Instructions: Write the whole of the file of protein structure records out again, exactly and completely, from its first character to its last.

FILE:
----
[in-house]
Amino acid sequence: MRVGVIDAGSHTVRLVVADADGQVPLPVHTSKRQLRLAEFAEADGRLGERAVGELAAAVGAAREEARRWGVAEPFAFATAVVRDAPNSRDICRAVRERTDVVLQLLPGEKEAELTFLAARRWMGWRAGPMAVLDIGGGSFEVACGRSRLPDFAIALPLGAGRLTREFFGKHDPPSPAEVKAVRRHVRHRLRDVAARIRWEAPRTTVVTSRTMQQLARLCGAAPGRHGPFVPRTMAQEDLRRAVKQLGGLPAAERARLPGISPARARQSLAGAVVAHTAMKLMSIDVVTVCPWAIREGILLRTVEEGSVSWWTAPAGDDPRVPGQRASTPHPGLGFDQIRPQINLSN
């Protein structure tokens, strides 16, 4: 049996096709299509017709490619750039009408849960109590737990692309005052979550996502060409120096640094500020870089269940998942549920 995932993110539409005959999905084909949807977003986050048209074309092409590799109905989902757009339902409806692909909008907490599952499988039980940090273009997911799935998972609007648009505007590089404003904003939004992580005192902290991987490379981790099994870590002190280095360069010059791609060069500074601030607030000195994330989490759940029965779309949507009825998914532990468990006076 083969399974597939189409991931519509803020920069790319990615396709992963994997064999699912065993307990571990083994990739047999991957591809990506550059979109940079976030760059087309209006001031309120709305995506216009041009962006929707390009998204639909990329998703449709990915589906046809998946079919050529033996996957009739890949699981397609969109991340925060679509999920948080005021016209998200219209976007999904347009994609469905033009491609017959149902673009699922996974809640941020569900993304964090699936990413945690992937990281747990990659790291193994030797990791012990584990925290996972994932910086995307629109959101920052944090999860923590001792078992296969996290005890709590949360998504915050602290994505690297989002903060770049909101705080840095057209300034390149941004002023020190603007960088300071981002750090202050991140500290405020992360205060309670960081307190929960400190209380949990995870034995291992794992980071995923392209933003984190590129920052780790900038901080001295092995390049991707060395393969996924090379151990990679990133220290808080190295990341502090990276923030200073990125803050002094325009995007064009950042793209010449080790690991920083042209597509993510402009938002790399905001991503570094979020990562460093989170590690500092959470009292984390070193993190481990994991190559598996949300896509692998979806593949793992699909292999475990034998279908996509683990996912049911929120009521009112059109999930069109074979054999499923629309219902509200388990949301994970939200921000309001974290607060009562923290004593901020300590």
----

[in-house]
Amino acid sequence: MRVGVIDAGSHTVRLVVADADGQVPLPVHTSKRQLRLAEFAEADGRLGERAVGELAAAVGAAREEARRWGVAEPFAFATAVVRDAPNSRDICRAVRERTDVVLQLLPGEKEAELTFLAARRWMGWRAGPMAVLDIGGGSFEVACGRSRLPDFAIALPLGAGRLTREFFGKHDPPSPAEVKAVRRHVRHRLRDVAARIRWEAPRTTVVTSRTMQQLARLCGAAPGRHGPFVPRTMAQEDLRRAVKQLGGLPAAERARLPGISPARARQSLAGAVVAHTAMKLMSIDVVTVCPWAIREGILLRTVEEGSVSWWTAPAGDDPRVPGQRASTPHPGLGFDQIRPQINLSN
């Protein structure tokens, strides 16, 4: 049996096709299509017709490619750039009408849960109590737990692309005052979550996502060409120096640094500020870089269940998942549920 995932993110539409005959999905084909949807977003986050048209074309092409590799109905989902757009339902409806692909909008907490599952499988039980940090273009997911799935998972609007648009505007590089404003904003939004992580005192902290991987490379981790099994870590002190280095360069010059791609060069500074601030607030000195994330989490759940029965779309949507009825998914532990468990006076 083969399974597939189409991931519509803020920069790319990615396709992963994997064999699912065993307990571990083994990739047999991957591809990506550059979109940079976030760059087309209006001031309120709305995506216009041009962006929707390009998204639909990329998703449709990915589906046809998946079919050529033996996957009739890949699981397609969109991340925060679509999920948080005021016209998200219209976007999904347009994609469905033009491609017959149902673009699922996974809640941020569900993304964090699936990413945690992937990281747990990659790291193994030797990791012990584990925290996972994932910086995307629109959101920052944090999860923590001792078992296969996290005890709590949360998504915050602290994505690297989002903060770049909101705080840095057209300034390149941004002023020190603007960088300071981002750090202050991140500290405020992360205060309670960081307190929960400190209380949990995870034995291992794992980071995923392209933003984190590129920052780790900038901080001295092995390049991707060395393969996924090379151990990679990133220290808080190295990341502090990276923030200073990125803050002094325009995007064009950042793209010449080790690991920083042209597509993510402009938002790399905001991503570094979020990562460093989170590690500092959470009292984390070193993190481990994991190559598996949300896509692998979806593949793992699909292999475990034998279908996509683990996912049911929120009521009112059109999930069109074979054999499923629309219902509200388990949301994970939200921000309001974290607060009562923290004593901020300590």